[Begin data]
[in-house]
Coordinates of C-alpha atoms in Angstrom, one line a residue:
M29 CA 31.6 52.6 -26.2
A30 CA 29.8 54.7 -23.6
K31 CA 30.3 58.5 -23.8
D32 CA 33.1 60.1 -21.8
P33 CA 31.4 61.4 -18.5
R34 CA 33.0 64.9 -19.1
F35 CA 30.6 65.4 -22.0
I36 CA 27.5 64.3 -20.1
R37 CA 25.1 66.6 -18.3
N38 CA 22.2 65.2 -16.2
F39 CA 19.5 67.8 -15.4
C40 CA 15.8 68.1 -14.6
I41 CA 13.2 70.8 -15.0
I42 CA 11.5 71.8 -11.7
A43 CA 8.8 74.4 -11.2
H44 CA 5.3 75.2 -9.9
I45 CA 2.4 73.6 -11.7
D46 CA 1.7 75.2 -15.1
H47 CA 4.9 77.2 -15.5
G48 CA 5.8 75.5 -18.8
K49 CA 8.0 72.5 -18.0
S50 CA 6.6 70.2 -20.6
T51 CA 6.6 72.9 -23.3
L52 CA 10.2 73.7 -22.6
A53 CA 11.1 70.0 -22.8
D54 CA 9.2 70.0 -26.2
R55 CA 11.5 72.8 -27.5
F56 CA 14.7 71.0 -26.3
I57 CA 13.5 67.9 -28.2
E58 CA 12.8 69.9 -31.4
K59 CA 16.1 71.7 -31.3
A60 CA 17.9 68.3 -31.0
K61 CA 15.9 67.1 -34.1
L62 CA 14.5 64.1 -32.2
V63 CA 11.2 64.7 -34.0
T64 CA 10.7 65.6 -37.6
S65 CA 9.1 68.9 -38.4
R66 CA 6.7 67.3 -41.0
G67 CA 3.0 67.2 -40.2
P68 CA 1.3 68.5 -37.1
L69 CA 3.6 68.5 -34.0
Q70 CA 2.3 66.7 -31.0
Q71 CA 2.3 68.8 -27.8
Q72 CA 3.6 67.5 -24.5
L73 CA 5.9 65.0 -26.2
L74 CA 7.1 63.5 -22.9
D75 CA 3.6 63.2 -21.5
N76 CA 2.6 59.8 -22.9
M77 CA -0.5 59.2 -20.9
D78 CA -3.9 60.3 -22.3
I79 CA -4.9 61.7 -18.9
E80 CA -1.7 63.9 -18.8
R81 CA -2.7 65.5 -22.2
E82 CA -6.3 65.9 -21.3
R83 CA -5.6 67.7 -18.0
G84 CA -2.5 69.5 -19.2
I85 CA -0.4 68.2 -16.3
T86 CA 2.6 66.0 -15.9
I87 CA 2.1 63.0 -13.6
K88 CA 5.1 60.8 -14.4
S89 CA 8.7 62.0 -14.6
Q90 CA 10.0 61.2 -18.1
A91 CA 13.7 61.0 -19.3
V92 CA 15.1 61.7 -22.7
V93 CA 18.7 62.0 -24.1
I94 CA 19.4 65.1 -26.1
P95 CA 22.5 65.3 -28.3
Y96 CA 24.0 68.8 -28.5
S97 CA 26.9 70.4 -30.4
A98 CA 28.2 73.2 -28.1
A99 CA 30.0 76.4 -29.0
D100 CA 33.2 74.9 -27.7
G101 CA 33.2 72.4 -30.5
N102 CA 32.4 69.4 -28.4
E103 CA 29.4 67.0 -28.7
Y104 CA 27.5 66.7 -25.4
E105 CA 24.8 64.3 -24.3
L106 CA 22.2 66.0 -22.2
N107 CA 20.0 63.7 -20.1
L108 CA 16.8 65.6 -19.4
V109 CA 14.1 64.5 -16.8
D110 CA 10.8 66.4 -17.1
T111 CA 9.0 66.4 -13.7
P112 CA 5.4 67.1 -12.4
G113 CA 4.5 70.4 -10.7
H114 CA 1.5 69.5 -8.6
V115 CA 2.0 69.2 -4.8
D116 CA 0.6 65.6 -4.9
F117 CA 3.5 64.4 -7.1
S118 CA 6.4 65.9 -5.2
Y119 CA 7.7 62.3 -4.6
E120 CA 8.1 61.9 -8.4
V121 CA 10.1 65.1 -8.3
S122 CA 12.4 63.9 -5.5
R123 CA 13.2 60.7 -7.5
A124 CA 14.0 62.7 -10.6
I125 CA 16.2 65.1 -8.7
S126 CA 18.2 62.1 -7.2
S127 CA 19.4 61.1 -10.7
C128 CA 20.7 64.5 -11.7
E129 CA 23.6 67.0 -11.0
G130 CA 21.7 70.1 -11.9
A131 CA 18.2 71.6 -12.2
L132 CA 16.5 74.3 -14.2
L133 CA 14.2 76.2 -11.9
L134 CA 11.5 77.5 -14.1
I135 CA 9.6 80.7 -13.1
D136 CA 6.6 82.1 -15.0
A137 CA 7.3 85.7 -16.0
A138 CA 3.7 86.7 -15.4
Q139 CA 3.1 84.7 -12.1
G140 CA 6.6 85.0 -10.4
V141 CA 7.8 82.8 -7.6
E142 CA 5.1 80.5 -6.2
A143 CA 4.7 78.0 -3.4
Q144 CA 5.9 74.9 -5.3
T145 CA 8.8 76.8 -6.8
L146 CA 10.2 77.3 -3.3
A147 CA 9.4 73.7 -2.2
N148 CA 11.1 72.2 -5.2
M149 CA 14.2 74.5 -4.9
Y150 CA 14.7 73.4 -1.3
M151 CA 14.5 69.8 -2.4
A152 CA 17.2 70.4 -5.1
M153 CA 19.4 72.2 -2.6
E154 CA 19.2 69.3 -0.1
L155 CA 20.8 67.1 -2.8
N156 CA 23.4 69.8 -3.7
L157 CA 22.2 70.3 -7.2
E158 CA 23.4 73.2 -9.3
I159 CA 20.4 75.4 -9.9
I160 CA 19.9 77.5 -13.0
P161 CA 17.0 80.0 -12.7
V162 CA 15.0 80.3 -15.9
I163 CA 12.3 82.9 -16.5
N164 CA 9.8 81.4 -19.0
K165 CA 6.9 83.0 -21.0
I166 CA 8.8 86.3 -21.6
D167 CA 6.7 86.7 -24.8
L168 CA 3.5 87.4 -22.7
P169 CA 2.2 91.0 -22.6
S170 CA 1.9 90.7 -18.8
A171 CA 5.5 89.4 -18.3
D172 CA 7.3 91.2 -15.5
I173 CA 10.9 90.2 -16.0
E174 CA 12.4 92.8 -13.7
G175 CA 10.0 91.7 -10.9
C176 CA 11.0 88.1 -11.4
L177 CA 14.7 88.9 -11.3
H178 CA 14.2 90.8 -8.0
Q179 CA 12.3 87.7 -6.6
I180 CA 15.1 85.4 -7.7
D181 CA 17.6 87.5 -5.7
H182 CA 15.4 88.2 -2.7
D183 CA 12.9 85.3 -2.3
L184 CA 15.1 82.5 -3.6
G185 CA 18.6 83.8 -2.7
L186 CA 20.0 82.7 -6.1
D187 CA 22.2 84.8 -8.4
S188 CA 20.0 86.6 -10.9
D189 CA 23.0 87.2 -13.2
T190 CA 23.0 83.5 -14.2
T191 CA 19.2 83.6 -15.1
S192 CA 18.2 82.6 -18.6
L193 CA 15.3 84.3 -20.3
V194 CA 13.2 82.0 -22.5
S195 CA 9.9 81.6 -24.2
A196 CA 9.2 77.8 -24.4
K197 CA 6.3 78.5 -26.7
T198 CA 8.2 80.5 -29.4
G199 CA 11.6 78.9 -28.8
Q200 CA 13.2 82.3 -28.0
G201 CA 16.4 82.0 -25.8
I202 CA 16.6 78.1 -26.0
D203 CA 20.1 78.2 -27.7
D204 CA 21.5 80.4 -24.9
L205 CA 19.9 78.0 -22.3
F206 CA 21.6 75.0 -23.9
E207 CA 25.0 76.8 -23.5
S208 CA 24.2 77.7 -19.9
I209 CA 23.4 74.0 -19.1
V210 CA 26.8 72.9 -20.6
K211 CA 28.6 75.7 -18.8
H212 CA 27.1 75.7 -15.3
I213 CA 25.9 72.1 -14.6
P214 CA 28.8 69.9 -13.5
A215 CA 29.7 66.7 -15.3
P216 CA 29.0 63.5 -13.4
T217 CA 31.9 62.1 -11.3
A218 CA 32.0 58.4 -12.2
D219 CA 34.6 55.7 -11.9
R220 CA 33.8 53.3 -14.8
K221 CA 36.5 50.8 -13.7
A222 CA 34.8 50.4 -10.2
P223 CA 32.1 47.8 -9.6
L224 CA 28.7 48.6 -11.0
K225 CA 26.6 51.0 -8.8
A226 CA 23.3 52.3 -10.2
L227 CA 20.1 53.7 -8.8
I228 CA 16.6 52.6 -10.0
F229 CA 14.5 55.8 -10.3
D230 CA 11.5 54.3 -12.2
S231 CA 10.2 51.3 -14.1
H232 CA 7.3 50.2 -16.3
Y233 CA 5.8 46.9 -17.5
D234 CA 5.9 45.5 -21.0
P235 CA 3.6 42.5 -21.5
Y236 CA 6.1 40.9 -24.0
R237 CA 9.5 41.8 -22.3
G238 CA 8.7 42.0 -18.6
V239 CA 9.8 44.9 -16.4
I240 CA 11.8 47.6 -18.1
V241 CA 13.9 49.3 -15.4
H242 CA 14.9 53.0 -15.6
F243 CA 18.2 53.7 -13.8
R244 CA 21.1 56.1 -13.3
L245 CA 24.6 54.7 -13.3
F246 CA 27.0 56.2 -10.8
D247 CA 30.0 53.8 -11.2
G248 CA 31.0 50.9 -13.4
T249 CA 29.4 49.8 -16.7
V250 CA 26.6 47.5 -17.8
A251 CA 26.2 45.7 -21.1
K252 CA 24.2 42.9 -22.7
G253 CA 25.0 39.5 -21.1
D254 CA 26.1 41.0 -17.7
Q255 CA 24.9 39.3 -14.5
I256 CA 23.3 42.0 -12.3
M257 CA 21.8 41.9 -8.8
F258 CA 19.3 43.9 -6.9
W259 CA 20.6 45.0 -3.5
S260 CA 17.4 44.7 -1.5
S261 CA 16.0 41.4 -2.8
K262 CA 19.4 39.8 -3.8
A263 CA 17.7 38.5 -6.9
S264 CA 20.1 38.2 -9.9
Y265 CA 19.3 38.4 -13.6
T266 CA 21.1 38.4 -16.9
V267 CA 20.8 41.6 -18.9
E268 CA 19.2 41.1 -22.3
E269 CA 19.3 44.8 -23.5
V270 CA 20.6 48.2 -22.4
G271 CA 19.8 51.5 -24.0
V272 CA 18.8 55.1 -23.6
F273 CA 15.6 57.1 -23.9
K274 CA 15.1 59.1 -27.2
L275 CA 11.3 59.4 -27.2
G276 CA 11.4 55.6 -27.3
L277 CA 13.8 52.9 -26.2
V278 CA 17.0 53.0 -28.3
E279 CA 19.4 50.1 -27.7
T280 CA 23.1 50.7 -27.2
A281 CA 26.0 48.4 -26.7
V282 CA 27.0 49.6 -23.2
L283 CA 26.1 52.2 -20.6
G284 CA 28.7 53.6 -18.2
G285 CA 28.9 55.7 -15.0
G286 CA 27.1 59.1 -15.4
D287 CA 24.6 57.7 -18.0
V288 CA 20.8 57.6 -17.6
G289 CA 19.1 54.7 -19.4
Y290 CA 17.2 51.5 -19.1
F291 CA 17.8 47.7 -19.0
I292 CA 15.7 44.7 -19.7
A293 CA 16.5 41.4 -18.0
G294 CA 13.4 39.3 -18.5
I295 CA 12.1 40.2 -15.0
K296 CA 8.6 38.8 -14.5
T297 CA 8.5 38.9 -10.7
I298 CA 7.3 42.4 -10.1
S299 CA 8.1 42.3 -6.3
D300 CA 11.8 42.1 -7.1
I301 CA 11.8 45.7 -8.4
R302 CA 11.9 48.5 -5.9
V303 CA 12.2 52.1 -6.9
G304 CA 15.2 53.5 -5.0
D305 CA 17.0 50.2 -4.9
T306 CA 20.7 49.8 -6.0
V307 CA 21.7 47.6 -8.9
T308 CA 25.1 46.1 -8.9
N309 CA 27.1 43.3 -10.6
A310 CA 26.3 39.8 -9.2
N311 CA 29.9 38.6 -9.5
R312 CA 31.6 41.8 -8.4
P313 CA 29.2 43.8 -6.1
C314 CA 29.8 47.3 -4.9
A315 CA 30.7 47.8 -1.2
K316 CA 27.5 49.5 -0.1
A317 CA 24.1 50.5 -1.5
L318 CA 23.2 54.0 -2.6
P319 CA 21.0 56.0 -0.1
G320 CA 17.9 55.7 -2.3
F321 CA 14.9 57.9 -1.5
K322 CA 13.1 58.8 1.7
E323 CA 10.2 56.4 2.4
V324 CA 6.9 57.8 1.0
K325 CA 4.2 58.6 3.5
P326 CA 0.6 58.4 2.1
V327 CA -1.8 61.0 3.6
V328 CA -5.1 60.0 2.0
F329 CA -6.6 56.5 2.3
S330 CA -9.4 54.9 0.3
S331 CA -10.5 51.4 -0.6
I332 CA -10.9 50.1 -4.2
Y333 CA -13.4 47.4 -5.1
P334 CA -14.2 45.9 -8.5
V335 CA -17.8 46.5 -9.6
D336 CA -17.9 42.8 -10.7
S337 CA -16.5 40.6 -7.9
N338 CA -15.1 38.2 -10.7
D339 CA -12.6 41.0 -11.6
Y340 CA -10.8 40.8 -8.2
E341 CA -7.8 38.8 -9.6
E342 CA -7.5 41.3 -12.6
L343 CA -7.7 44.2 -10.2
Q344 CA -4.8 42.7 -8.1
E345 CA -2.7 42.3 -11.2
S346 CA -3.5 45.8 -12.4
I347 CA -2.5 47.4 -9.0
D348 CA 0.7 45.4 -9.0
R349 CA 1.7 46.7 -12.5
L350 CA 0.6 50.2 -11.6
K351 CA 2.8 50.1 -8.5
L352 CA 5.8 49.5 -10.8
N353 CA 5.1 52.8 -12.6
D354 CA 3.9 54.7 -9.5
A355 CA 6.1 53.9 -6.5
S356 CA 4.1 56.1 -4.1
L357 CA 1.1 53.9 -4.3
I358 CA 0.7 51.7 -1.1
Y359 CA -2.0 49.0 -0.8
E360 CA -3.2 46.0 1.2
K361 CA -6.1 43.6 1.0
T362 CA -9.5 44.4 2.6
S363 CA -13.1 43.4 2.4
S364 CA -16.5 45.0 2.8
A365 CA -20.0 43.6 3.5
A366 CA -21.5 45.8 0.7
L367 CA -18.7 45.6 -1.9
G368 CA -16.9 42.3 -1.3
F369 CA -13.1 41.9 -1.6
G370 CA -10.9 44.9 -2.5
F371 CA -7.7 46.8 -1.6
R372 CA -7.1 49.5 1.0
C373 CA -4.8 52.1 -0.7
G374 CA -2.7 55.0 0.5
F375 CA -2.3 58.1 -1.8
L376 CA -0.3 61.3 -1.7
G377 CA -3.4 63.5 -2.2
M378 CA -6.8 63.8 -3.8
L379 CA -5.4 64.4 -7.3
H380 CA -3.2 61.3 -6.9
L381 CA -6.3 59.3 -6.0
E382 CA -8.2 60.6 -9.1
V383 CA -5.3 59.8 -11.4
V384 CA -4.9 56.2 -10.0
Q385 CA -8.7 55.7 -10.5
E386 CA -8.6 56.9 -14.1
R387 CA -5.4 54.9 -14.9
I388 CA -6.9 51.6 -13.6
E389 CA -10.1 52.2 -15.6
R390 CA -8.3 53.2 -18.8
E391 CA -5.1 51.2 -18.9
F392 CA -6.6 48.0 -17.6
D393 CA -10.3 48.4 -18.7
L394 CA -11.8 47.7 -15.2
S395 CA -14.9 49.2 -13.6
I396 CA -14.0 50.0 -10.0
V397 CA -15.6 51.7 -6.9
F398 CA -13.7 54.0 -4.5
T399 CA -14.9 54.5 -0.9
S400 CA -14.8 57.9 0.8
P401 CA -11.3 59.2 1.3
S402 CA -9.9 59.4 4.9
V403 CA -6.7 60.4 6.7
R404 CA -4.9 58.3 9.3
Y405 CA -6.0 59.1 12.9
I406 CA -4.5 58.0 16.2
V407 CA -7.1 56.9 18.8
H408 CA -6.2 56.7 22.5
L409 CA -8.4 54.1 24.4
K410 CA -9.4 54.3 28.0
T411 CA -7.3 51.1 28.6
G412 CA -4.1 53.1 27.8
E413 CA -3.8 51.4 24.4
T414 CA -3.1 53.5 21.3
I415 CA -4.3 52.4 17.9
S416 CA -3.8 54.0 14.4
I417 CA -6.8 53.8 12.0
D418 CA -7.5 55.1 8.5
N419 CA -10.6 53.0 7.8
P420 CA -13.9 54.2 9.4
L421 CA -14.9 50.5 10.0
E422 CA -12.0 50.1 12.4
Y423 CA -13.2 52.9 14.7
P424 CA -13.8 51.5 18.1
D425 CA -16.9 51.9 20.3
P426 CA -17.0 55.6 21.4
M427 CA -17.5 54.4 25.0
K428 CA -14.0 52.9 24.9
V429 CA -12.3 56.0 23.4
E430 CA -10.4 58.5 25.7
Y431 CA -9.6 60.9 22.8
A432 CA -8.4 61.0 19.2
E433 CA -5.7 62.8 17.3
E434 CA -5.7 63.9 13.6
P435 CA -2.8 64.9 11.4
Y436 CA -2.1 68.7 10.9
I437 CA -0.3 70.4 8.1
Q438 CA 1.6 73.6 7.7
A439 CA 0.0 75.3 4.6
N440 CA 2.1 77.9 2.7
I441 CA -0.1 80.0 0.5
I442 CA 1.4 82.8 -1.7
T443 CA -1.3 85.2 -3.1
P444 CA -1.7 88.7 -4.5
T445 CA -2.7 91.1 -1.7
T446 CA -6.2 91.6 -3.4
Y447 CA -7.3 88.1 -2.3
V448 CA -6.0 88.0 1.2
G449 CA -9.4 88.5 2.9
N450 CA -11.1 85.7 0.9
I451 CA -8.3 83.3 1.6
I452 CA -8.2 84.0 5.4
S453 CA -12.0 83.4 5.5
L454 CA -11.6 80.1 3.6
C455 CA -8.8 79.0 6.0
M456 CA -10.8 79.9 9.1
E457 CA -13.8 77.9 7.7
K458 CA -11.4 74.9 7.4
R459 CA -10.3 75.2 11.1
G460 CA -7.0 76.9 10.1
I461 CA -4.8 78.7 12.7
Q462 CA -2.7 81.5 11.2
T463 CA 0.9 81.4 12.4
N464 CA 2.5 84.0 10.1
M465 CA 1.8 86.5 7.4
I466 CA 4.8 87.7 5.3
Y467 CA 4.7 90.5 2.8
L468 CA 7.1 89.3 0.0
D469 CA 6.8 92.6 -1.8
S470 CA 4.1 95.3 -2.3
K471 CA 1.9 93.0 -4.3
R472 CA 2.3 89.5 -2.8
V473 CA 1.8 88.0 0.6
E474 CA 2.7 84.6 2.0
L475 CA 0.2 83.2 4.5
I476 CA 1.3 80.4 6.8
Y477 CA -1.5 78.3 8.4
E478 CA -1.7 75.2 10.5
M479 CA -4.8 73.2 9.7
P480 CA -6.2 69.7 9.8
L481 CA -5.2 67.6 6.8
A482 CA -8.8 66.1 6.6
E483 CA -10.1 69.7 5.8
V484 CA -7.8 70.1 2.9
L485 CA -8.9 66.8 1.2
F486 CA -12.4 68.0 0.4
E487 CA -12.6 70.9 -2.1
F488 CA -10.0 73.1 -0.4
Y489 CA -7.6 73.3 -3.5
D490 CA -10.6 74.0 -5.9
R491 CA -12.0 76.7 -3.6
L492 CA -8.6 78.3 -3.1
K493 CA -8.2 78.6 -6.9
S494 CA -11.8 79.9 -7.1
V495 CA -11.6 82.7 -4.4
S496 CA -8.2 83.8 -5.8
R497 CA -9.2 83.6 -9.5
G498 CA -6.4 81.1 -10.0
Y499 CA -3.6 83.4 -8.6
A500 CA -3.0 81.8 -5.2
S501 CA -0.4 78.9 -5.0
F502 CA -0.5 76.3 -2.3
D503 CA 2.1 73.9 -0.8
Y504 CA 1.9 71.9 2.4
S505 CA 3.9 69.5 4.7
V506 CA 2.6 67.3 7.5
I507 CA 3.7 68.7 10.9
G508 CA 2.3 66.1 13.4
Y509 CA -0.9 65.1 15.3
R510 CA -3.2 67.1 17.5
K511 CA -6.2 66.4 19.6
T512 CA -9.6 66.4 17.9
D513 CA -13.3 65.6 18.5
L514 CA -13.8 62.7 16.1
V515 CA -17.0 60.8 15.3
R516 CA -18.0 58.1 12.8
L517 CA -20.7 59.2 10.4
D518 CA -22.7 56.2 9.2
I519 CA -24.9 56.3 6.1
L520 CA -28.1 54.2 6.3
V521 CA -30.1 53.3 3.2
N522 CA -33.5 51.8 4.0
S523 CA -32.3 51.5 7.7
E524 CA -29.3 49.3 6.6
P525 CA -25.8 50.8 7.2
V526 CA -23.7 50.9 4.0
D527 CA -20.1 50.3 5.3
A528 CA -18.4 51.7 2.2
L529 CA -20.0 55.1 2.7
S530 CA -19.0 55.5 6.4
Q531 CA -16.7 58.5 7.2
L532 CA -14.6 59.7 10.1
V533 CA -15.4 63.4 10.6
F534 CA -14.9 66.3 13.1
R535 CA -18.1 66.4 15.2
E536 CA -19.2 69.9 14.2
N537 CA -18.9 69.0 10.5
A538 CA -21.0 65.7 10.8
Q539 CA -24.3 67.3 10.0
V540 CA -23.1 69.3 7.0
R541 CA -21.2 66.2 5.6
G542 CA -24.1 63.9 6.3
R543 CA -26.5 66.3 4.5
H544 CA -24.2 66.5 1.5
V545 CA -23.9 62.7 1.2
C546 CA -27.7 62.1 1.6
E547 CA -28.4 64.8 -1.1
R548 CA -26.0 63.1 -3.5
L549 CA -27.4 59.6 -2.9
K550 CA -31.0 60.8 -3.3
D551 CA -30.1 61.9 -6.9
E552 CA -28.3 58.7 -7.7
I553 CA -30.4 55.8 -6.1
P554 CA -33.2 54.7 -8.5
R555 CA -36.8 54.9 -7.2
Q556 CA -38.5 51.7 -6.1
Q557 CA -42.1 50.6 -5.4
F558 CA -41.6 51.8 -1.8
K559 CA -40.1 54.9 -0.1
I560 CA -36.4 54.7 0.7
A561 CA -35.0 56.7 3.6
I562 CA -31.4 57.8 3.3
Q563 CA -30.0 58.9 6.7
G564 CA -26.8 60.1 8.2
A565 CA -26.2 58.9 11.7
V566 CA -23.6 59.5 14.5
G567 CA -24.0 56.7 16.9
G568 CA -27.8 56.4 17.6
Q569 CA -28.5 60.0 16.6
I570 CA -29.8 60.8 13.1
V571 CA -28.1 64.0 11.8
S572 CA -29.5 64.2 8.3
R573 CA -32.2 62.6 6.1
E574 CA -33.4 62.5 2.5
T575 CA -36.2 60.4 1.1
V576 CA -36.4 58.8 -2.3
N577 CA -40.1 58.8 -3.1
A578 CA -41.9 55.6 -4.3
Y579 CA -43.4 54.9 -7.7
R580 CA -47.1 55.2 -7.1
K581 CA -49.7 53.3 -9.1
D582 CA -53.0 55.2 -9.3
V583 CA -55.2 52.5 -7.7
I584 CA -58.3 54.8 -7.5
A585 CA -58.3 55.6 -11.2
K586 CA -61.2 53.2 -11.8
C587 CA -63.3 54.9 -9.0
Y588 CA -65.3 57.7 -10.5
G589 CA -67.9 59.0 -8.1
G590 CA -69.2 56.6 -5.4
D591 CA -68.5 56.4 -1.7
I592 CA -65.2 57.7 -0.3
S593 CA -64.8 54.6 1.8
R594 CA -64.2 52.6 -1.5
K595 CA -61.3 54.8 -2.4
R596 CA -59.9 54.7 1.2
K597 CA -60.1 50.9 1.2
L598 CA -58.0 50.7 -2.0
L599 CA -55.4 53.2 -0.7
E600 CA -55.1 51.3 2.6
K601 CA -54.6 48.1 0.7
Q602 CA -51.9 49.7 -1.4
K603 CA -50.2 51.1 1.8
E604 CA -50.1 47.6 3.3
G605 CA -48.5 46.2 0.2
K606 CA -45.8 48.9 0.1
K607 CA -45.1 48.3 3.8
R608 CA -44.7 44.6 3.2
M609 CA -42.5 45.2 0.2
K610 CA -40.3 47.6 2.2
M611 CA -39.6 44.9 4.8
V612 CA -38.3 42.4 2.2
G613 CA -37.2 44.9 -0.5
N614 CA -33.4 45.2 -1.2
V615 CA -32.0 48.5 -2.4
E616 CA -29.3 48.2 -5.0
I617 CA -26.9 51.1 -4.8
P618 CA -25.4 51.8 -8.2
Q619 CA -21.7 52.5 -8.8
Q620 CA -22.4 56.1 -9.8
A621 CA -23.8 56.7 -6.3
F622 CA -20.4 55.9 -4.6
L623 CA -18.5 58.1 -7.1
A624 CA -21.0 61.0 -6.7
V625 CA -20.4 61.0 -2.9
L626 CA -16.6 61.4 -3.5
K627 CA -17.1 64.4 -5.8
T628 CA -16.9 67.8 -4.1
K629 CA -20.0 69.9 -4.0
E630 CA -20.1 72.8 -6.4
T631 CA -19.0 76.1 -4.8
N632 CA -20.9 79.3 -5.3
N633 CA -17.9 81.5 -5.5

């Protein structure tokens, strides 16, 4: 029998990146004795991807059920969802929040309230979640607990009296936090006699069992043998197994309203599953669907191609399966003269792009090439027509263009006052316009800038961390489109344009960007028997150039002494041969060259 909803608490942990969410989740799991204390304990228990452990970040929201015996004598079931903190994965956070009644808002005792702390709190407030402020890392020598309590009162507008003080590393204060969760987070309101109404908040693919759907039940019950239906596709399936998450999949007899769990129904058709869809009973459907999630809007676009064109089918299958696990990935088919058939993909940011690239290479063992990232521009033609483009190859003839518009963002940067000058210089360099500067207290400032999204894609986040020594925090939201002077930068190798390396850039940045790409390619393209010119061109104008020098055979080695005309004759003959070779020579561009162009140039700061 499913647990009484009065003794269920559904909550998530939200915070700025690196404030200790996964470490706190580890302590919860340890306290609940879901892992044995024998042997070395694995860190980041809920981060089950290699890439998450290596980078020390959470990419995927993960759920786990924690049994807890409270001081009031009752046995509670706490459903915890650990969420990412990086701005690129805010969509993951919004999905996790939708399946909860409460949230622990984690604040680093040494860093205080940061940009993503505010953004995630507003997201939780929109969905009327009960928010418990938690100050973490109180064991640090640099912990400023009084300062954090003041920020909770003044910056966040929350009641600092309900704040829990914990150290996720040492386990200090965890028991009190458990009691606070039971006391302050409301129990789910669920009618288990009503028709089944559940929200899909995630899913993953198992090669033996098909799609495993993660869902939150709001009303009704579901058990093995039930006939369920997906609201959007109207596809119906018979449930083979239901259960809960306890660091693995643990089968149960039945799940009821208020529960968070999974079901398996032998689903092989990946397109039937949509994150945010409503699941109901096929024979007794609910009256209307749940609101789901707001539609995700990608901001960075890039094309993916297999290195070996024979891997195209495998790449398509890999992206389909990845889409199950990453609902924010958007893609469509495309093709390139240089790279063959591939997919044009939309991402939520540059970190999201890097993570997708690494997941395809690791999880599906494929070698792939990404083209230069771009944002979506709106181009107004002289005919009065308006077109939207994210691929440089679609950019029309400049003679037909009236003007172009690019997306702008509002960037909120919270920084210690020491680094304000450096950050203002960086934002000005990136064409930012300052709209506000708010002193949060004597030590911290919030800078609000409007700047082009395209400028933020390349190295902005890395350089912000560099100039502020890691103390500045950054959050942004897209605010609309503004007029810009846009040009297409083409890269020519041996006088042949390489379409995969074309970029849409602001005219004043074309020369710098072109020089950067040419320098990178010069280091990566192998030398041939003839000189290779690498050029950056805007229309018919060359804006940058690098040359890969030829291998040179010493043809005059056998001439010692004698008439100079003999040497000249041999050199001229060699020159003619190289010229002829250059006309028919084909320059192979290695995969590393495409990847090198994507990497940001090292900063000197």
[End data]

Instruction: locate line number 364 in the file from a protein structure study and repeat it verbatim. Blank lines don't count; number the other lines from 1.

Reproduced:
R390 CA -8.3 53.2 -18.8